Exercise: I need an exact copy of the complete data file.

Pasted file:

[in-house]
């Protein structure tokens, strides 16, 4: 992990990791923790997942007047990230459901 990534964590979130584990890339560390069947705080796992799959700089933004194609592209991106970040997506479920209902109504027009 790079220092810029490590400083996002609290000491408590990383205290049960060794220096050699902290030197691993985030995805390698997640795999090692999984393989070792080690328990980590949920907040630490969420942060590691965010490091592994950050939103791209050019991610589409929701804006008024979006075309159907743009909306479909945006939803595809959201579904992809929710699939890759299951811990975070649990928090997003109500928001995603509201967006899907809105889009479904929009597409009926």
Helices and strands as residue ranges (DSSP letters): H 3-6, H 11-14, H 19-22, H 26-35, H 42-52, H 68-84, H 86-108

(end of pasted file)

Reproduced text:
[in-house]
């Protein structure tokens, strides 16, 4: 992990990791923790997942007047990230459901 990534964590979130584990890339560390069947705080796992799959700089933004194609592209991106970040997506479920209902109504027009 790079220092810029490590400083996002609290000491408590990383205290049960060794220096050699902290030197691993985030995805390698997640795999090692999984393989070792080690328990980590949920907040630490969420942060590691965010490091592994950050939103791209050019991610589409929701804006008024979006075309159907743009909306479909945006939803595809959201579904992809929710699939890759299951811990975070649990928090997003109500928001995603509201967006899907809105889009479904929009597409009926």
Helices and strands as residue ranges (DSSP letters): H 3-6, H 11-14, H 19-22, H 26-35, H 42-52, H 68-84, H 86-108